2.  The Arabs, in general, were weak in writing and so if there had been a major attempt to write the Sunnah, there would have been many mistakes.So the compilation of Ḥadîth needed to wait until Muslims, whether Arabs or non-Arabs, became proficient in writing Arabic. In regards to the Quran, there was a small number of skilled writers who were sufficient for the recording of the Quran; but as mentioned above, the area of Ḥadîth required exponentially more writing.
    3. The Quran needed time to settle in the minds of people before the work on Ḥadîth was begun so that it would not mix with the Quran in their minds.During that period of time, the Arabs needed to retain their strength of memory so that they could preserve the Sunnah in the form of oral traditions, until the proper time for compilation commenced.Had they been pushed to write the Ḥadîth too soon, they could have lost their powers of memory and retention.
    4. At the end of the First Century Hijri. there was still a short gap in time between the narrators and the Prophet œ, so the fear of possibly losing the Sunnah had not become plausible.
    5. The dialect of the Arabs of the first century still had not changed from the time of the Prophet œ, so there was no fear of misunderstanding or linguistic errors.
    6. The nature of the way aâdîth were preserved made it easy to transmit them as oral tradition for the first few centuries. That is, only one person was required to transmit a adîth.So between the thousands of companions and the hundreds and thousands of tâbi¢în and the millions of narrators who came after that, the fifty thousand or so adîth that make up the body of Ḥadîth literature could easily be preserved for a few generations.
    7. A adîth did not need to be transmitted with the same level of adherence to the verbatim text because its text is not an inimitable miracle and the verbatim word of Allah. So there was no harm in keeping Ḥadîth orally transmitted for a couple of generations.

Compilations on the Part of the Sahaba

Even though the official recording of Ḥadîth was delayed for a century, some of the Companions of the Prophet œ began writing down aâdîth and encouraging their students to do the same. Here are some examples of these early compilations:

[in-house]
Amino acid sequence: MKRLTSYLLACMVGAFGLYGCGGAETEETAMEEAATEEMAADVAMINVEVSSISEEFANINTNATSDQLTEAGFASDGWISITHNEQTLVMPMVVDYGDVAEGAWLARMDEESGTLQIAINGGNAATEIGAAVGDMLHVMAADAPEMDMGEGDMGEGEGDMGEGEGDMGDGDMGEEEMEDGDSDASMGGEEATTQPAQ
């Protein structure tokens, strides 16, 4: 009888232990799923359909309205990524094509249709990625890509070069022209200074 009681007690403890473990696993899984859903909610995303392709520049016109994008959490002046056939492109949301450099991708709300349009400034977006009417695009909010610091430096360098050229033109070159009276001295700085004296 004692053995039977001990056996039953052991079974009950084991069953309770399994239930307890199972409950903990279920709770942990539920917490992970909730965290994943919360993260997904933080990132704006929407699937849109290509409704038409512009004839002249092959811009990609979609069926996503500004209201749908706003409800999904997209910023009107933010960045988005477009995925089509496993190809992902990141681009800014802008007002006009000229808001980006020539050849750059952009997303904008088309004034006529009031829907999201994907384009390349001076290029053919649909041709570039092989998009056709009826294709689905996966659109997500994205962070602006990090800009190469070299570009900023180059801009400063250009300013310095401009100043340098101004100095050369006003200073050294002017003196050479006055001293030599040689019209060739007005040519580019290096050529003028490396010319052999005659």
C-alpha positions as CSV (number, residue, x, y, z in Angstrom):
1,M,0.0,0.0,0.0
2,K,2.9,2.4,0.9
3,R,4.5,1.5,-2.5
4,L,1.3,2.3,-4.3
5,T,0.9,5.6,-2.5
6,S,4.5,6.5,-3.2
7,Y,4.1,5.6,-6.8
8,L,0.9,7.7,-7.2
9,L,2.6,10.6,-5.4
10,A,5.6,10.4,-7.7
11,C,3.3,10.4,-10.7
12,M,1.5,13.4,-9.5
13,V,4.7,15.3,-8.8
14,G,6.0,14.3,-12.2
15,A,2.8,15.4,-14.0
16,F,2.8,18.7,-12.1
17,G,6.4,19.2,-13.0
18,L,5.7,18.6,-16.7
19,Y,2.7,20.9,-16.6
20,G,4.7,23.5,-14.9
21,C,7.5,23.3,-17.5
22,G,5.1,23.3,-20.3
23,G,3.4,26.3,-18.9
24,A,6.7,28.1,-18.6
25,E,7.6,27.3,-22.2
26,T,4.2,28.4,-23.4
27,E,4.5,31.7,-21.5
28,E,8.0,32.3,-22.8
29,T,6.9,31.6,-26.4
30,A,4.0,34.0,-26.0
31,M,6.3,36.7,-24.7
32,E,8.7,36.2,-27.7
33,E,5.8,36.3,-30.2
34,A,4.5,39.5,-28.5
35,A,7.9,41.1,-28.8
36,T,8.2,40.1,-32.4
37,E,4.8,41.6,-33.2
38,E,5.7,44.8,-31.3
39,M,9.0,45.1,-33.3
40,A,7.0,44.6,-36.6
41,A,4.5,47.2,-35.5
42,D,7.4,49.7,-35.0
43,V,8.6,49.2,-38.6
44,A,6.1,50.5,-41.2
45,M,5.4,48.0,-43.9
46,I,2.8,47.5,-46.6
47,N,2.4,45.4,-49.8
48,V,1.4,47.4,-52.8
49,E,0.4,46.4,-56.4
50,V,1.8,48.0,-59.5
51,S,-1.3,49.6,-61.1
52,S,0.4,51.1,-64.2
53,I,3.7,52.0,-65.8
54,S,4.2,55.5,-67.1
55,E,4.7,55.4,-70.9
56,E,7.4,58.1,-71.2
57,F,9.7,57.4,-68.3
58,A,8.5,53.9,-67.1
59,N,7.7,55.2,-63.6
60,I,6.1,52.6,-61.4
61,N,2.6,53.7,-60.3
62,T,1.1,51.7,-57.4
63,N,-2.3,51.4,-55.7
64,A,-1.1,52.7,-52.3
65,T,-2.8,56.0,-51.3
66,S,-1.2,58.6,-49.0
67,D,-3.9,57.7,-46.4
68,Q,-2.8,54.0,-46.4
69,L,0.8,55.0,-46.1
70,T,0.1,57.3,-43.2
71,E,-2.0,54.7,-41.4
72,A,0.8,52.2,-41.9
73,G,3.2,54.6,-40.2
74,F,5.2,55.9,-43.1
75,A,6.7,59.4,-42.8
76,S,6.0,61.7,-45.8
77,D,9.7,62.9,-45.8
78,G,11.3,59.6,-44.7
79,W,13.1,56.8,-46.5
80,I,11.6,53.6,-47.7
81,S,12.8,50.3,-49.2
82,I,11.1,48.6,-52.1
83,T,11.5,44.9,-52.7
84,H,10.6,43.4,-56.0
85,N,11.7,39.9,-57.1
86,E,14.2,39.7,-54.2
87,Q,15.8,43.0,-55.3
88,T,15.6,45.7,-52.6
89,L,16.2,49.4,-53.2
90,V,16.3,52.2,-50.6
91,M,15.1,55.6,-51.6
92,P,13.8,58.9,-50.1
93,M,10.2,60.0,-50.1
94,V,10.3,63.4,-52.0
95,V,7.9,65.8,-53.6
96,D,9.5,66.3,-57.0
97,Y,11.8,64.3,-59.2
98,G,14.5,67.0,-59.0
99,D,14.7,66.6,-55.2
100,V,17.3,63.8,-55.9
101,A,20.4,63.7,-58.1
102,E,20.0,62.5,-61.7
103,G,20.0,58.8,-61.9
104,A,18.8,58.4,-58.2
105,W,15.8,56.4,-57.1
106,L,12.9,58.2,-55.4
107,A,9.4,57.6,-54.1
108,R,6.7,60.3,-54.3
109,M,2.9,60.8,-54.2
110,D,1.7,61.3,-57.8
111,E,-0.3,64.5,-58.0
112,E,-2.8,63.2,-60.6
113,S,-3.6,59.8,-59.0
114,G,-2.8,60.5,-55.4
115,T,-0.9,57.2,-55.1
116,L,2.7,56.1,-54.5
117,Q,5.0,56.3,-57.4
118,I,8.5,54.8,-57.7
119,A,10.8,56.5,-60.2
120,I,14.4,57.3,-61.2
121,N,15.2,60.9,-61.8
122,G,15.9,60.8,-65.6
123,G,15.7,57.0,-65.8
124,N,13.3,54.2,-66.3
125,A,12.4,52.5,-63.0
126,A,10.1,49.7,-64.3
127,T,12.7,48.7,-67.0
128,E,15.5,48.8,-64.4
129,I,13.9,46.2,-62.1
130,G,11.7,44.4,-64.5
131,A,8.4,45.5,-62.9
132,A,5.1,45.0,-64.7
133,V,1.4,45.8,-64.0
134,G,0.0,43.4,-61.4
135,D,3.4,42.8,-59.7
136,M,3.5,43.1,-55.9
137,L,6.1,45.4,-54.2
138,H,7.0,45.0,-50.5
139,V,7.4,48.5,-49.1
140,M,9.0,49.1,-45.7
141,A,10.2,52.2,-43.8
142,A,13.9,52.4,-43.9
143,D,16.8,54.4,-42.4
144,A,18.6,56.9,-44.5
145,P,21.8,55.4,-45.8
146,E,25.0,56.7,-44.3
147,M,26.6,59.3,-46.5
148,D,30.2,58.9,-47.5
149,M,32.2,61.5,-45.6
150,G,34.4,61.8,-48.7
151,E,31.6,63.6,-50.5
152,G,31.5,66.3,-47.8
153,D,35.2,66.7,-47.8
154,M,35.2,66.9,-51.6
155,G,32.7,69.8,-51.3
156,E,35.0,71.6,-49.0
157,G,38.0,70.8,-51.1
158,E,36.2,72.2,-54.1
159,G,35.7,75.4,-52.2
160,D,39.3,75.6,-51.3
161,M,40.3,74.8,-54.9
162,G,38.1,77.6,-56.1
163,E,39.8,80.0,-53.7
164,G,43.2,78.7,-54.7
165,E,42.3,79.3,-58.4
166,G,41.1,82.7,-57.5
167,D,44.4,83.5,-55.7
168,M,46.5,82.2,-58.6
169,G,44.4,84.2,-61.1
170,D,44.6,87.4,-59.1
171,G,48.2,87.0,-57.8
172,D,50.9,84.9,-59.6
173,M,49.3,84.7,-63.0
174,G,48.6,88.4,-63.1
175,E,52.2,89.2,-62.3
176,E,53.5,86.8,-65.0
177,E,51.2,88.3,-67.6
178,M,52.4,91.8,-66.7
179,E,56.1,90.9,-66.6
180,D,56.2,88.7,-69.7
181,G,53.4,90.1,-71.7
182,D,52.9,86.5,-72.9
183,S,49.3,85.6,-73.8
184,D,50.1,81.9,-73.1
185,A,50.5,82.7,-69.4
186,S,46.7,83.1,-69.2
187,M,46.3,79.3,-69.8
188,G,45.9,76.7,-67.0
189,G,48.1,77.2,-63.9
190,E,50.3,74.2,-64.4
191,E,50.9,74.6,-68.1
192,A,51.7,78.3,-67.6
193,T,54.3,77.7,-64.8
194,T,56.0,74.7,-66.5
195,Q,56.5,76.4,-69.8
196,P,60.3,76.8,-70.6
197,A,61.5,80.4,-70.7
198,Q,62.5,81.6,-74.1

1. Samrah ibn Jundub gathered what aâdîth he could and wrote them down in a letter he sent to his son Sulayman.
  2. Anas ibn Mâlik used to say to his children: “O My Children! Secure knowledge by writing.”
  3. Abû Bakr had a aîfa (scroll) in which was written: “This is the Zakah that the Messenger of Allah obligated upon the Muslims…” and then it mentioned the amounts a person must pay.
  4. The tâbi¢î, Mujâhid, said: “I went to see ¢Abdullâh ibn ¢Amr ibn Al-¢Â and tried to pull out a scroll (that I noticed) from under his mattress and he stopped me. I said to him, ‘You have never stopped me from anything [of yours] before!’ He replied: ‘This [scroll I have named] ‘The Truth Teller.’ It contains everything I heard from the Messenger of Allah [directly] with no one in between us.’” The contents of this scroll of ¢Abdullâh were narrated in the Musnad of Aḥmad.
  5. Other well-known of the earliest scrolls were those of Abû Mûsa Al-Ash¢ari, Jâbir ibn ¢Abdullâh, and Hammâm ibn Munabbih.
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Omar Abdl-Haleem is a fourth generation Muslim in America. He has a BA from Al-Azhar University in Usul Al-Din, specializing in Hadith, and was about to finish his Master’s Degree from Al-Azhar in Hadith, when he had to leave Egypt for safety reasons in the fall of 2013. He has translated most of Ibn Al-Jawzi’s book: Sayd Al-Khatir into English, which he intends to complete (some episodes of Omar’s translation of this book have appeared in Aljumuah Website). He is also working on a Hadith book for English speakers that explains and teaches Mustalah Al-Hadith (Hadith Terminology) in common terms. His Arabic is native, having studied in Egypt since he was 14, and then full time after completion of High School in the US. He is invaluable for AlJumuah in accessing scholarly texts. He intends to complete his graduate studies in Hadith.

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  • I would like to say that I personally know Omar Abdul-Haleem, the author of this piece. His studies at Al-Azhar under one of the few living fully-qualified Muhaddith’s should earn him some respect. If you want to challenge his portrayal, then you need to state in particular and in detail what you find distorted, rather than to make a general unsubstantiated condemnation. Gentle correction with evidence is what is needed in our Ummah.